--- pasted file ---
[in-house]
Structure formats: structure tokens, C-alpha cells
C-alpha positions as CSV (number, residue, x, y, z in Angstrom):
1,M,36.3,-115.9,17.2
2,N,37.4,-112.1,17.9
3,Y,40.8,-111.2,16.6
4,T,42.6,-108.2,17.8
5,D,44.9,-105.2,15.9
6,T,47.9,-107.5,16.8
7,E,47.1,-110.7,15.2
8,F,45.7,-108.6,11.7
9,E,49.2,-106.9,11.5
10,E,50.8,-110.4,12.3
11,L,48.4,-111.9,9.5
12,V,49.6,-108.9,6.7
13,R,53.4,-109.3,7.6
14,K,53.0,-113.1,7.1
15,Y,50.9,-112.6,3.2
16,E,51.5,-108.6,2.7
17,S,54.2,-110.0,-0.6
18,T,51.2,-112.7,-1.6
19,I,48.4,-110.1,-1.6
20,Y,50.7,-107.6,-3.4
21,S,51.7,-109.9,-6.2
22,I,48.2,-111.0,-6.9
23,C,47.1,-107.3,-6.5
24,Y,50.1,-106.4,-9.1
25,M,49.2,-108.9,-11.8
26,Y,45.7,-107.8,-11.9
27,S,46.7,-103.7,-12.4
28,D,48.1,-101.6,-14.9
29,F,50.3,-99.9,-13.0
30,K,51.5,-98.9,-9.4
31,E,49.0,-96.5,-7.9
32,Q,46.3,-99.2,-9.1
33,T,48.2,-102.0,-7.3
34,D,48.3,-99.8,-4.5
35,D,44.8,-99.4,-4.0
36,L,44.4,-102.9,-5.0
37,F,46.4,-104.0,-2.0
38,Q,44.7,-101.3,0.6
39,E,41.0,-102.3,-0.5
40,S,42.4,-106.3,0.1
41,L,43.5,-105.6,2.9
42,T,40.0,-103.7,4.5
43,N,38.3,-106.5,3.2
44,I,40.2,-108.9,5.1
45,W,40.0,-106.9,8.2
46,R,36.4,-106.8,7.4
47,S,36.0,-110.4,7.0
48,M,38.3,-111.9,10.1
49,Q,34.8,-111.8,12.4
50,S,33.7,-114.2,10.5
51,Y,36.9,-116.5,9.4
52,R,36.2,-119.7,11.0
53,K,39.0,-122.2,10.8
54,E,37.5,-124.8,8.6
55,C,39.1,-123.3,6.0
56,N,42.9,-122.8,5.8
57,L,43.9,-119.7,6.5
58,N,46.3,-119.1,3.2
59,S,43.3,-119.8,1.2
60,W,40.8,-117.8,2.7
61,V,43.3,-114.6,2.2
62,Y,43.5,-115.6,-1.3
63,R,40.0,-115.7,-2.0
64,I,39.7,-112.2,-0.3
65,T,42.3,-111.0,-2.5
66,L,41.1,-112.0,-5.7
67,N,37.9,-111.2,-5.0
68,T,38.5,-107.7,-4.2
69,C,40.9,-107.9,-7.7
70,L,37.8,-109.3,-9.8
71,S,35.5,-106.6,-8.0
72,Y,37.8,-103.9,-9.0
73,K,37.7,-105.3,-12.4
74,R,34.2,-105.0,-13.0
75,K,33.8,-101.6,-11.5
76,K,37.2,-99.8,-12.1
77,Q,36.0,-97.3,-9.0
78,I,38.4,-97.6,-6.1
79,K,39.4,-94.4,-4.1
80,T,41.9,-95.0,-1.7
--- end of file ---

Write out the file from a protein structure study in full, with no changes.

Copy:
[in-house]
Structure formats: structure tokens, C-alpha cells
C-alpha positions as CSV (number, residue, x, y, z in Angstrom):
1,M,36.3,-115.9,17.2
2,N,37.4,-112.1,17.9
3,Y,40.8,-111.2,16.6
4,T,42.6,-108.2,17.8
5,D,44.9,-105.2,15.9
6,T,47.9,-107.5,16.8
7,E,47.1,-110.7,15.2
8,F,45.7,-108.6,11.7
9,E,49.2,-106.9,11.5
10,E,50.8,-110.4,12.3
11,L,48.4,-111.9,9.5
12,V,49.6,-108.9,6.7
13,R,53.4,-109.3,7.6
14,K,53.0,-113.1,7.1
15,Y,50.9,-112.6,3.2
16,E,51.5,-108.6,2.7
17,S,54.2,-110.0,-0.6
18,T,51.2,-112.7,-1.6
19,I,48.4,-110.1,-1.6
20,Y,50.7,-107.6,-3.4
21,S,51.7,-109.9,-6.2
22,I,48.2,-111.0,-6.9
23,C,47.1,-107.3,-6.5
24,Y,50.1,-106.4,-9.1
25,M,49.2,-108.9,-11.8
26,Y,45.7,-107.8,-11.9
27,S,46.7,-103.7,-12.4
28,D,48.1,-101.6,-14.9
29,F,50.3,-99.9,-13.0
30,K,51.5,-98.9,-9.4
31,E,49.0,-96.5,-7.9
32,Q,46.3,-99.2,-9.1
33,T,48.2,-102.0,-7.3
34,D,48.3,-99.8,-4.5
35,D,44.8,-99.4,-4.0
36,L,44.4,-102.9,-5.0
37,F,46.4,-104.0,-2.0
38,Q,44.7,-101.3,0.6
39,E,41.0,-102.3,-0.5
40,S,42.4,-106.3,0.1
41,L,43.5,-105.6,2.9
42,T,40.0,-103.7,4.5
43,N,38.3,-106.5,3.2
44,I,40.2,-108.9,5.1
45,W,40.0,-106.9,8.2
46,R,36.4,-106.8,7.4
47,S,36.0,-110.4,7.0
48,M,38.3,-111.9,10.1
49,Q,34.8,-111.8,12.4
50,S,33.7,-114.2,10.5
51,Y,36.9,-116.5,9.4
52,R,36.2,-119.7,11.0
53,K,39.0,-122.2,10.8
54,E,37.5,-124.8,8.6
55,C,39.1,-123.3,6.0
56,N,42.9,-122.8,5.8
57,L,43.9,-119.7,6.5
58,N,46.3,-119.1,3.2
59,S,43.3,-119.8,1.2
60,W,40.8,-117.8,2.7
61,V,43.3,-114.6,2.2
62,Y,43.5,-115.6,-1.3
63,R,40.0,-115.7,-2.0
64,I,39.7,-112.2,-0.3
65,T,42.3,-111.0,-2.5
66,L,41.1,-112.0,-5.7
67,N,37.9,-111.2,-5.0
68,T,38.5,-107.7,-4.2
69,C,40.9,-107.9,-7.7
70,L,37.8,-109.3,-9.8
71,S,35.5,-106.6,-8.0
72,Y,37.8,-103.9,-9.0
73,K,37.7,-105.3,-12.4
74,R,34.2,-105.0,-13.0
75,K,33.8,-101.6,-11.5
76,K,37.2,-99.8,-12.1
77,Q,36.0,-97.3,-9.0
78,I,38.4,-97.6,-6.1
79,K,39.4,-94.4,-4.1
80,T,41.9,-95.0,-1.7